Carter Says Palestinians Treated 'Like Animals'
By Joseph Krauss
June 16, 2009 "AFP" - - Former US president Jimmy Carter on Tuesday met Hamas leader Ismail Haniya in the Gaza Strip, where he called for a lifting of Israel's blockade, saying Palestinians are being treated "like animals."
Following the talks, Carter called for an end of "all violence" against both Israelis and Palestinians.
"This is holy land for us all and my hope is that we can have peace... all of us are children of Abraham," he said at a joint news conference with Haniya, prime minister of the Hamas government in the Palestinian enclave.
Haniya in turn said Hamas supported the creation of a Palestinian state in the territories Israel has occupied since the 1967 Six-Day war.
While Hamas has made similar statements in the past, it has more often insisted that the future state should encompass not only the West Bank and the Gaza Strip but also all of Israel.
"If there is a real plan to resolve the Palestinian question on the basis of the creation of a Palestinian state within the borders of June 4, 1967 and with full sovereignty, we are in favour of it," Haniya said.
He also praised US President Barack Obama's June 4 speech in Cairo to the Muslim world.
"We saw a new tone, a new language and a new spirit in the official US rhetoric," he said.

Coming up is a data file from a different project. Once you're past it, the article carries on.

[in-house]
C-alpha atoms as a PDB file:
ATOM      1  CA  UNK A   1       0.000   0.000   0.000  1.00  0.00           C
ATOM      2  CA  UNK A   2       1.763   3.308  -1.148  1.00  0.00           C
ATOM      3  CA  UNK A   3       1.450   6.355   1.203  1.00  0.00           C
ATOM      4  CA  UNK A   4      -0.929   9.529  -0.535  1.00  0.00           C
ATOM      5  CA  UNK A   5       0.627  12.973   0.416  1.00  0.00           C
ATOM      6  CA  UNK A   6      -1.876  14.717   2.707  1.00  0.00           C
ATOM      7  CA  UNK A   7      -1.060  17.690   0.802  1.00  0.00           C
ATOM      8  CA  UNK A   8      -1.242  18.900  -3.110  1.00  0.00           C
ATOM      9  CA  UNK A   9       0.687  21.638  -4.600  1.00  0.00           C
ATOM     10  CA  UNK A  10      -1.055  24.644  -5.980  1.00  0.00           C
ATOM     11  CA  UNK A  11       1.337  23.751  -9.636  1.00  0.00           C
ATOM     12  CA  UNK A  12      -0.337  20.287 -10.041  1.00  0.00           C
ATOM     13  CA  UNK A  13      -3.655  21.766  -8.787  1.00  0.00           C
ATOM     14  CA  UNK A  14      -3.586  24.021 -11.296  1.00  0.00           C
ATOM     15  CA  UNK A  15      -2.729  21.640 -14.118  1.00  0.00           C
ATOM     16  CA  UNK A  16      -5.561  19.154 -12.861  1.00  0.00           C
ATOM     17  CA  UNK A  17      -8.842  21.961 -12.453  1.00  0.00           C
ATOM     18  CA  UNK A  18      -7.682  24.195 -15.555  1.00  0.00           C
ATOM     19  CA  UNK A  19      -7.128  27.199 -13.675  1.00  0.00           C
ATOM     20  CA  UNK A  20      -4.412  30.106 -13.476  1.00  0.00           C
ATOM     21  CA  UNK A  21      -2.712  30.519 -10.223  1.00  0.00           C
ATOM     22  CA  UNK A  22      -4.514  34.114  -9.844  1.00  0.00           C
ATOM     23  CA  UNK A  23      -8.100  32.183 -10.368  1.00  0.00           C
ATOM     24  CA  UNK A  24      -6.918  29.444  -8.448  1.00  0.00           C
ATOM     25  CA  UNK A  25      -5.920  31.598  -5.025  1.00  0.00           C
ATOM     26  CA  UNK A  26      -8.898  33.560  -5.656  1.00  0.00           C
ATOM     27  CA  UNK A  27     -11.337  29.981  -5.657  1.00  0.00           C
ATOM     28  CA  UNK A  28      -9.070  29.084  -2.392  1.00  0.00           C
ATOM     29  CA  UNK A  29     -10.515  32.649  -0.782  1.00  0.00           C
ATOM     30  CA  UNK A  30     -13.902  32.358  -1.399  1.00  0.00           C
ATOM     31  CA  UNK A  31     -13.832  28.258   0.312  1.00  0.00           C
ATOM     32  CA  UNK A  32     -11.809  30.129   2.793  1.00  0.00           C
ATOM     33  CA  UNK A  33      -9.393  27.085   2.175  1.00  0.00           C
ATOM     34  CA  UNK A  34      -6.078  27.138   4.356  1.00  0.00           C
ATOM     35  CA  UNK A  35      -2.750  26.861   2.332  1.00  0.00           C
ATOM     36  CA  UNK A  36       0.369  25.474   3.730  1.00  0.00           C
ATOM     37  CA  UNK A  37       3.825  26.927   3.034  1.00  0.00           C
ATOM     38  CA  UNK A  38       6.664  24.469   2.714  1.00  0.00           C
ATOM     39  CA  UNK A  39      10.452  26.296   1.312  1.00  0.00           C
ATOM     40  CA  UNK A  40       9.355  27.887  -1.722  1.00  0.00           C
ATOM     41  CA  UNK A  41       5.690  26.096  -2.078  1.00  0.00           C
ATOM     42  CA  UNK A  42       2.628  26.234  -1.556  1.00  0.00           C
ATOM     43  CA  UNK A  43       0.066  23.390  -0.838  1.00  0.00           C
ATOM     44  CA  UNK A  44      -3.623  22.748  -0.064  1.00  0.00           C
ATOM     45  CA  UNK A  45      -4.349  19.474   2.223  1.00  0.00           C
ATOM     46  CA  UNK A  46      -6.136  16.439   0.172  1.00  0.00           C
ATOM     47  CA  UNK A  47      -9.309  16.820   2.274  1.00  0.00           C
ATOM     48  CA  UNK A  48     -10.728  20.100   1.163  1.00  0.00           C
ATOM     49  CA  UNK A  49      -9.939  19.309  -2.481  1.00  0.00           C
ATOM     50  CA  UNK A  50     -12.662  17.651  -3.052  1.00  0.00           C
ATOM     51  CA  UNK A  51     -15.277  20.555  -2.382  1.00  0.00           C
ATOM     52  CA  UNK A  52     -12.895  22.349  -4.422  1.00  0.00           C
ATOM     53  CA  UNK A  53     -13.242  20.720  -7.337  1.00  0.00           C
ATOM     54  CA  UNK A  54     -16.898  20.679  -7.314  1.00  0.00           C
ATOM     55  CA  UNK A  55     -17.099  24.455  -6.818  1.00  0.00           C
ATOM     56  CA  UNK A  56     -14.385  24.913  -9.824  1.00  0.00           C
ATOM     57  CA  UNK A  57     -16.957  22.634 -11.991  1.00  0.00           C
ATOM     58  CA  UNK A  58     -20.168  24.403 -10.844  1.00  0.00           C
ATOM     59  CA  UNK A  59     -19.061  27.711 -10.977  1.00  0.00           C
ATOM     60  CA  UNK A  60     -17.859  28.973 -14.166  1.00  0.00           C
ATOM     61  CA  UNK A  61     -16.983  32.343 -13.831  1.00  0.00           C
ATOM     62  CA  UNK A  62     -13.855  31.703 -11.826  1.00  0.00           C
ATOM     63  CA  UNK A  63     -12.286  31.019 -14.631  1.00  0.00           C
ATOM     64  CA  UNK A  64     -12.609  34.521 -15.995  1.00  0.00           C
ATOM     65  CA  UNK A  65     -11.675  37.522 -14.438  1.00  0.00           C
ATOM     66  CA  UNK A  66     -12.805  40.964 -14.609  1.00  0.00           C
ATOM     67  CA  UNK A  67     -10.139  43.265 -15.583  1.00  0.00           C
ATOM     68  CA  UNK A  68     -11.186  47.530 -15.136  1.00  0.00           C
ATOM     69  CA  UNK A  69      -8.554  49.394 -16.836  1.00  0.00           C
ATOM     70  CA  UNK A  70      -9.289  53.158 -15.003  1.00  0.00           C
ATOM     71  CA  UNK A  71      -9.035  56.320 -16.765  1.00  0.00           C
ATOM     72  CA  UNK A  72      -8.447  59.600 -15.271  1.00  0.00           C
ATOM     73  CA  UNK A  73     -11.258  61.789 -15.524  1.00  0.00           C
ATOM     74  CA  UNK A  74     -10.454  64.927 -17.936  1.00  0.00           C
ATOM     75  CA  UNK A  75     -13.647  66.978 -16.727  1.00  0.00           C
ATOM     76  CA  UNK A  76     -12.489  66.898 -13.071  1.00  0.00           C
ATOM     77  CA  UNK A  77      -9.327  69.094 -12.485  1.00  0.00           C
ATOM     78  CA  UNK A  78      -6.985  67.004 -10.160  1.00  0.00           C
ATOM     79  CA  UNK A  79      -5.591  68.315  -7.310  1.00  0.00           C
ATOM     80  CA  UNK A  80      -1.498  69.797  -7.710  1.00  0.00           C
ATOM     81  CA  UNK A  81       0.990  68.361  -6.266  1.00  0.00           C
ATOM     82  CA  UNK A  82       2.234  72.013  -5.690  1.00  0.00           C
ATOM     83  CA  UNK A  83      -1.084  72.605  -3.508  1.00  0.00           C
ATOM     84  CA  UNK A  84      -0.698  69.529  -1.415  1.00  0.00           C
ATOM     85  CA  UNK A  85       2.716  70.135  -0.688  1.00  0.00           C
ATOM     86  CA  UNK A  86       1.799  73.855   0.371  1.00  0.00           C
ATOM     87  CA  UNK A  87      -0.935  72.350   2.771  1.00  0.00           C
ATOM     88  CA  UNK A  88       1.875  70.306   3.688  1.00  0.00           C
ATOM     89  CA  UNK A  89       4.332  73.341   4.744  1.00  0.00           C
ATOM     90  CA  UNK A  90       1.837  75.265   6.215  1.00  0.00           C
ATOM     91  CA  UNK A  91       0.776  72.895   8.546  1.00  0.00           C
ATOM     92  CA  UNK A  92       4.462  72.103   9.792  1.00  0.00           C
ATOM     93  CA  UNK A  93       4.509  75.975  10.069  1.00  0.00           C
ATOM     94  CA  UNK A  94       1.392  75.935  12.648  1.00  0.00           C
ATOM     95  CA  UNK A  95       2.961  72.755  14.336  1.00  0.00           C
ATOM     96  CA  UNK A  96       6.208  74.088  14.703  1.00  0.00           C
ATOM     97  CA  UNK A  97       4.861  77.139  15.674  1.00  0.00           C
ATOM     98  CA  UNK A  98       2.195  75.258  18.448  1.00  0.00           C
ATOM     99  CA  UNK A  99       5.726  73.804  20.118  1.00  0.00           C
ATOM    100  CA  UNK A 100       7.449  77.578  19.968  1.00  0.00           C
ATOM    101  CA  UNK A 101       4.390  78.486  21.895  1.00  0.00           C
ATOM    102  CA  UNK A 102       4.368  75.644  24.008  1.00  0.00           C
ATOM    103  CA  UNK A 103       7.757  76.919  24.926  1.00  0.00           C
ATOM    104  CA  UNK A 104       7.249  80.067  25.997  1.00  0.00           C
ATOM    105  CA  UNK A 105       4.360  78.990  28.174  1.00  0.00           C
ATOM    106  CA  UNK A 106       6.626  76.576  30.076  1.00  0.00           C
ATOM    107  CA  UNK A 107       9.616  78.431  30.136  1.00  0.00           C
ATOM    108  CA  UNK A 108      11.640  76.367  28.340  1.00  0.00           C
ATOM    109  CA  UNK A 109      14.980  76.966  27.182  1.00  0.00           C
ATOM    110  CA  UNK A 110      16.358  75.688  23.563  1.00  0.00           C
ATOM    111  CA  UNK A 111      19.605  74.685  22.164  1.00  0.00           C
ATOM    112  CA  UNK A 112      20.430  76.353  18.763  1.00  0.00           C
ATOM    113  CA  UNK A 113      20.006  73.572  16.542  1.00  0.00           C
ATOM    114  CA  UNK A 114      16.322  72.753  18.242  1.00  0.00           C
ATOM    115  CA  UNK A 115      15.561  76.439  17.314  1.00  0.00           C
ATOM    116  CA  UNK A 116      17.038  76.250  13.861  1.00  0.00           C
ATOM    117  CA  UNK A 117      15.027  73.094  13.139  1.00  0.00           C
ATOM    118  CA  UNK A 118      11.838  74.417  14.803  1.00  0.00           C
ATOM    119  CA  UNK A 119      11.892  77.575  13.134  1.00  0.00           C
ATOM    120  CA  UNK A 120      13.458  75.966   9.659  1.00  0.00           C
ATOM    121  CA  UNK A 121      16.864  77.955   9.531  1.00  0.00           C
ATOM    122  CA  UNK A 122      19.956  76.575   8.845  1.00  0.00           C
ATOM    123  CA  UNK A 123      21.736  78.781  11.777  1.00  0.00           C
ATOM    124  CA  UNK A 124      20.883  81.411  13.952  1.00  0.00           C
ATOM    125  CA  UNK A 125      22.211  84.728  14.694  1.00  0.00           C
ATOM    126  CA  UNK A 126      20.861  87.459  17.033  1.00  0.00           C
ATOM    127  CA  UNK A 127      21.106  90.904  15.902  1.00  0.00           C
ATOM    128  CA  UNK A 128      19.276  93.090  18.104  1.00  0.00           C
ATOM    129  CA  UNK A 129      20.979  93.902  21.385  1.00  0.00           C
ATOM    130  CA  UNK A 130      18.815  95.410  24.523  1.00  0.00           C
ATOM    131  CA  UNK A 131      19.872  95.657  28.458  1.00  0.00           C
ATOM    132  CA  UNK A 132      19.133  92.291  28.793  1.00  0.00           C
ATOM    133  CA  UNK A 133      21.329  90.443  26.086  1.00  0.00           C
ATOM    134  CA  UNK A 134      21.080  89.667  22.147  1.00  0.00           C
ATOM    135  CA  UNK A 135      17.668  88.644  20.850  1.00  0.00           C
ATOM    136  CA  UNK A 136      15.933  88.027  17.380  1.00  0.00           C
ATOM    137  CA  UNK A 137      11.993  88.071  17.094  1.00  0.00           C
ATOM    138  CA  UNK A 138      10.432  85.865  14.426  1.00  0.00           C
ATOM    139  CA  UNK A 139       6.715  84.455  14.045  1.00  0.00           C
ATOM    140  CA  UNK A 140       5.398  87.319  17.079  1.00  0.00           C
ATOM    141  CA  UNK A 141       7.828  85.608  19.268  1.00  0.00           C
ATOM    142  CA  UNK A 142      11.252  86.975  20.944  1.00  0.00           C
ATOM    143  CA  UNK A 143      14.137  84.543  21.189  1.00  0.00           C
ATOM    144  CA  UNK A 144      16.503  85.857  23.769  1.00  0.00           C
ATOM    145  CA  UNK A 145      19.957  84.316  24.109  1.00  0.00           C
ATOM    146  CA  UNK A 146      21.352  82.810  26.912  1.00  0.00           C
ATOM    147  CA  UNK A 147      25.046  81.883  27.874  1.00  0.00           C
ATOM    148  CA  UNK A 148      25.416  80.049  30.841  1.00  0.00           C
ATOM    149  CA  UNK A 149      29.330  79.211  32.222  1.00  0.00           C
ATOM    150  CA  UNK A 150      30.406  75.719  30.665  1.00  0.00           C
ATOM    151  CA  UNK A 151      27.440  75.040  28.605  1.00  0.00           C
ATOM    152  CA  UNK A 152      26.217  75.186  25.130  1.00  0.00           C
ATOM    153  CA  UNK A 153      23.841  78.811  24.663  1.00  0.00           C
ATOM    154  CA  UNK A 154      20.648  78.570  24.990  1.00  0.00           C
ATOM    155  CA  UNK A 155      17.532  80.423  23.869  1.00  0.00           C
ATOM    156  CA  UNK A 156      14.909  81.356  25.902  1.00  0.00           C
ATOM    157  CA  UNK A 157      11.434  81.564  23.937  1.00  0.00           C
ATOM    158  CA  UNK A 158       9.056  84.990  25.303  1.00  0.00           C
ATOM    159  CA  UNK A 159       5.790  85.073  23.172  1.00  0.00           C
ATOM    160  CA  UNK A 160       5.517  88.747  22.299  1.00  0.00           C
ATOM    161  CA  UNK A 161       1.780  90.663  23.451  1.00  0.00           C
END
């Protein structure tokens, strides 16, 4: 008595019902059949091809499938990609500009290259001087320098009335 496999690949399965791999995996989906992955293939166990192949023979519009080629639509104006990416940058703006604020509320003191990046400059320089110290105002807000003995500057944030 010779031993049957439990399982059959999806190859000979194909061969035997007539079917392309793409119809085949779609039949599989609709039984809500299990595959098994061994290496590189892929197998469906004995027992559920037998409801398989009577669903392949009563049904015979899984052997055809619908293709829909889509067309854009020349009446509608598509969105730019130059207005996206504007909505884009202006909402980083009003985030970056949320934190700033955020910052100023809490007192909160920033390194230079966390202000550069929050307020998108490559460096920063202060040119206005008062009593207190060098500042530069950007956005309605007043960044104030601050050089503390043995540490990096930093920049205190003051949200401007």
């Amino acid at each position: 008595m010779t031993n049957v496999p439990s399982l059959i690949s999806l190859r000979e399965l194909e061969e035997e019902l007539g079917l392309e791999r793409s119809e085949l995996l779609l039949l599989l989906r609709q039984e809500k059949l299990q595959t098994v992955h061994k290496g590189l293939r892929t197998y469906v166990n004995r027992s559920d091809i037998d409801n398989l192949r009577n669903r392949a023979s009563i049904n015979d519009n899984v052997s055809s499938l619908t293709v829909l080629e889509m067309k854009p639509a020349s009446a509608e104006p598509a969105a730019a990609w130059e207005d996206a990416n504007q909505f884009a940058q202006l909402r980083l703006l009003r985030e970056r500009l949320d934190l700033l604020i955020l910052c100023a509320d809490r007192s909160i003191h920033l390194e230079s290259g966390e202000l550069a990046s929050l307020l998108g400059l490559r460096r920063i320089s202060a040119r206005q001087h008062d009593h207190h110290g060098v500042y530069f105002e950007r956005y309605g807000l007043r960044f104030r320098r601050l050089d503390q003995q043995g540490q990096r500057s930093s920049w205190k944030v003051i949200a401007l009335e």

Such praise is rare coming from Hamas, a group pledged to the destruction of the Jewish state and which is listed as a terrorist group by the United States, Israel and the European Union.
The Islamist movement violently seized power in Gaza two years ago, ousting forces loyal to the secular and Western-backed Palestinian president Mahmud Abbas.
Carter was expected to pass on a letter from the parents of Gilad Shalit, an Israeli soldier seized by Gaza militants including Hamas in a cross-border raid almost three years ago, and who remains in captivity.
Earlier Carter denounced the Israeli blockade and the destruction wrought by its 22-day military offensive against Gaza in December and January.
"My primary feeling today is one of grief and despair and an element of anger when I see the destruction perpetrated against innocent people," Carter said as he toured the impoverished territory.
"Tragically, the international community too often ignores the cries for help and the citizens of Palestine are treated more like animals than like human beings," he said.
"The starving of 1.5 million human beings of the necessities of life -- never before in history has a large community like this been savaged by bombs and missiles and then denied the means to repair itself," Carter said at a UN school graduation ceremony in Gaza City.
The United States and Europe "must try to do all that is necessary to convince Israel and Egypt to allow basic goods into Gaza," he said.
"At same time, there must be no more rockets" from Gaza into Israel, said Carter, who brokered the historic 1979 peace treaty between Israel and Egypt.
"I have to hold back tears when I see the deliberate destruction that has been wracked against your people," he said at a destroyed American school, saying it was "deliberately destroyed by bombs from F16s made in my country."
Israel's offensive killed more than 1,400 Palestinians and left large swathes of the coastal strip sandwiched between Israel and Egypt in ruins. Thirteen Israelis also died in the conflict.
"I feel partially responsible for this as must all Americans and Israelis," Carter said.
Israel has insisted that the Gaza blockade, which bars all but essential humanitarian supplies from entering the enclave, is necessary to prevent Hamas from arming, but human rights groups have slammed it as collective punishment